The Self-Made Man: Joe Dudley
I’m going to go ahead and guess that most people reading this have never heard the name Joe Dudley. Those of you who have probably remember him as the guy who made the uncomfortable nudist colony joke in Chris Rock’s 2009 documentary Good Hair. But Joe Dudley is an entrepreneur cut from the classic mold of a guy who took a natural flair for salesmanship and a strong work ethic and built a professional empire for himself. True, African-American hair care products might not be as media-friendly as, say, the tech industry, but it’s been just as lucrative for him, and without that weird start-a-company-then-immediately-sell-it shell game that dot-commers play as a matter of course.
Dudley also had to overcome more challenges than the Zuckerbergs and Sean Parkers of the world. He was born in Aurora, NC, and had a speech impediment so pronounced that he was labeled a special needs child (which is a gentler version of the term they had back then) and held back twice. Still, he persevered, and kept his father’s advice about never depending on anyone else for his living in mind. Since his dad was a farmer, Dudley went to A&T State University as a poultry science major, and did agricultural work for the college to keep his bills paid.
Fate had other plans for Dudley, though. He learned about Fuller Products and went to New York to learn at the feet of one of the richest African-Americans in the country at the time, S.B. Fuller. $10 later, Dudley had a Fuller sales kit and started working as a door-to-door sales person. He was a natural, as it turned out, and was soon earning $100 a week, which paid his tuition and prompted him to switch majors from poultry science to business administration. I very rarely get to type sentences like that.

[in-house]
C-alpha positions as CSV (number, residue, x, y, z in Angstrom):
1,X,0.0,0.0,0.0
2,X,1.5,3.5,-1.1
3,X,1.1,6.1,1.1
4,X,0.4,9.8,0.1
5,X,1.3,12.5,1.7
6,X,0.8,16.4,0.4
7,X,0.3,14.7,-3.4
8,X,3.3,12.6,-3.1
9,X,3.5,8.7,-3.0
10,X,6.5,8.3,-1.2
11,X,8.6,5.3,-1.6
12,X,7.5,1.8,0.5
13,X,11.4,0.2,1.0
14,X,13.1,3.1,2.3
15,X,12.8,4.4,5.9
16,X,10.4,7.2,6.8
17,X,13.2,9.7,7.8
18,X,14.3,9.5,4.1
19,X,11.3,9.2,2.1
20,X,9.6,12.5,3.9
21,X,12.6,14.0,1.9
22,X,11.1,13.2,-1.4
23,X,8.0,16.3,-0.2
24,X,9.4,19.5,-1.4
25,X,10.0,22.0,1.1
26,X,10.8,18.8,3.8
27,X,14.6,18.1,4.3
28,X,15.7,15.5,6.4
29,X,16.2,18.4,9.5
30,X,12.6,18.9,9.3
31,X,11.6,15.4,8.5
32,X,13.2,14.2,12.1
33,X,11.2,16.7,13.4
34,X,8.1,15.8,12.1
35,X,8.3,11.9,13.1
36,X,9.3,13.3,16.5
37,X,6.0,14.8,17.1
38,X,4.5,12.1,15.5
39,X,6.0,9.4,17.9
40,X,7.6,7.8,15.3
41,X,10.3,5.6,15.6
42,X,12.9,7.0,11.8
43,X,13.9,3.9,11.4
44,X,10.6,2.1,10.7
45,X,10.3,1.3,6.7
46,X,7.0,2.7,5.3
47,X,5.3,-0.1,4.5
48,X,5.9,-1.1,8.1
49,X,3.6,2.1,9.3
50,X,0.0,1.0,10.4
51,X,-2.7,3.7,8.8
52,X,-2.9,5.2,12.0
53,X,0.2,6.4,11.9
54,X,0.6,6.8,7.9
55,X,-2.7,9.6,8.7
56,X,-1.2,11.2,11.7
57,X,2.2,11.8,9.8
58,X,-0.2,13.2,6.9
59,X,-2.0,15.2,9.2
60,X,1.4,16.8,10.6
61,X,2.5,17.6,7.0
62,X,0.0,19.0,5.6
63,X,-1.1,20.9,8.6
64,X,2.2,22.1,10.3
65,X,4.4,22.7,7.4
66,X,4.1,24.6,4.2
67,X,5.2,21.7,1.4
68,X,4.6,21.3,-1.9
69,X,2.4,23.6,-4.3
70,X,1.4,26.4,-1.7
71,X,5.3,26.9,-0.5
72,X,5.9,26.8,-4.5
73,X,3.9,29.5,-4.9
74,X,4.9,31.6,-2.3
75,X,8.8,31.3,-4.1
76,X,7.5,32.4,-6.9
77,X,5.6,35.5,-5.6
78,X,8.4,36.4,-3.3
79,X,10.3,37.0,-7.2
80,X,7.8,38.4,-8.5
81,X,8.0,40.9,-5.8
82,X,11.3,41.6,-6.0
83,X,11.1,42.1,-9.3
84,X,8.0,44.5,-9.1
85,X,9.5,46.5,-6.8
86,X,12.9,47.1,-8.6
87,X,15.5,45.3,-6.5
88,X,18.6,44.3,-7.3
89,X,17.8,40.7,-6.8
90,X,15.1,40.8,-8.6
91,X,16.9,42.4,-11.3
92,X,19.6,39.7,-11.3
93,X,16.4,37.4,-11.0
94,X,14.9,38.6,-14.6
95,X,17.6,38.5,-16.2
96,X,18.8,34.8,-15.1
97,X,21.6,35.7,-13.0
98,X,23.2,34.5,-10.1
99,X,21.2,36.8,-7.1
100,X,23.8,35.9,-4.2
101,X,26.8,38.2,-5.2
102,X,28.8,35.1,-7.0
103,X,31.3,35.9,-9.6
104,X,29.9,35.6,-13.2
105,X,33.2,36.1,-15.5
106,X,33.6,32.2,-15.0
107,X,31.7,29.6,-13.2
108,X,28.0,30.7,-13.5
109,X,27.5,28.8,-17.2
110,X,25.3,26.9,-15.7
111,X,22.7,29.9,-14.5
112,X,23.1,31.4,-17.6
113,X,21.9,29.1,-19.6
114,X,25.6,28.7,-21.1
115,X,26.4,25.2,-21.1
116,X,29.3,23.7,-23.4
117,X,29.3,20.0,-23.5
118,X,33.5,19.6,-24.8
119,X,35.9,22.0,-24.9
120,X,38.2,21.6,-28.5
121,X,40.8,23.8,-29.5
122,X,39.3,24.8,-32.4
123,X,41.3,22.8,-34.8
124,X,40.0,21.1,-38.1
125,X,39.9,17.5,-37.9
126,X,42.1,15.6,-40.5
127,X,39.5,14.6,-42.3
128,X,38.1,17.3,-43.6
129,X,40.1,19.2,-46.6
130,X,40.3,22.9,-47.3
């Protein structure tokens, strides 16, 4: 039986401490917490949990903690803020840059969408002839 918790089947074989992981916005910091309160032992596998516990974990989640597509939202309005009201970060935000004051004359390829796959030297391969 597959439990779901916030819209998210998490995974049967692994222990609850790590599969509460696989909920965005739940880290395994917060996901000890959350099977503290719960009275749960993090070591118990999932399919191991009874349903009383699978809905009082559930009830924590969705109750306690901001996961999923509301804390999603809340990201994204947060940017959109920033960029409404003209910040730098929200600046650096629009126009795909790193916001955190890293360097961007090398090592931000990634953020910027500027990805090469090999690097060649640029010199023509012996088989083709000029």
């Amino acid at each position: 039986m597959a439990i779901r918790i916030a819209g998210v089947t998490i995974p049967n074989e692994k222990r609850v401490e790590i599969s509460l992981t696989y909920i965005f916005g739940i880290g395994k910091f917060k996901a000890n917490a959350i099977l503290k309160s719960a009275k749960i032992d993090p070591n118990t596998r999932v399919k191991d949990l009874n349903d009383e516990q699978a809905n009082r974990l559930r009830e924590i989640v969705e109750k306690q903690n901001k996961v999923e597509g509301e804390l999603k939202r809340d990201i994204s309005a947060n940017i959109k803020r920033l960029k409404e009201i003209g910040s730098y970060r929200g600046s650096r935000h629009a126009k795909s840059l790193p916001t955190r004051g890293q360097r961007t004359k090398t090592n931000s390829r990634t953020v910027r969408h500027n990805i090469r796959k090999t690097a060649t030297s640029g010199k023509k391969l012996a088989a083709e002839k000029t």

Dudley worked full-time for Fuller Products as a troubleshooter who improved sales in slumping territories, and eventually became an independent distributor in North Carolina. This gave Dudley the financial capital to buy a small beauty products company and open a storefront and salon, which did so well that he turned the business into a regional chain across the Southeast. That company is Dudley Products, and it’s now a huge operation centered in the otherwise unremarkable city of Greensboro, NC.
Dudley’s company is unique in that it’s one of the few black-owned manufacturers of African-American hair care products, and because of Dudley’s practice of selling directly to salons instead of going through retailers. Not surprisingly, his company was highly rated in Black Enterprise Magazine’s Top 100 Black Owned Businesses, and Dudley products are available in Canada, Brazil, Zimbabwe, South Africa, the Bahamas and the Caribbean. Budding beauticians can also take classes at Dudley Cosmetology University (DCU), which offers advanced programs in cosmetology, manicuring, esthetics, and management training. The school has campuses in Chicago, Washington D.C., Charlotte, Durham, and Kernersville, NC. Pretty good for a guy who was treated like Forrest Gump throughout elementary, middle, and high school.
I guess what we can all take from Dudley’s story, aside from the obvious lessons about a strong work ethic and an indomitable spirit, is that leaders in any industry can make an impact on their communities and become successful. Pursue what you’re good at with everything you’ve got, and chances are you’ll make something of yourself. Just think, in 20 years it might be you sharing your gravely-voiced holiday greetings on YouTube.
About Dave Kiefaber Dave Kiefaber is a Baltimore-based writer who regularly contributes to Adfreak and the Gettysburg Times. His personal website is at www.beeohdee.blogspot.com.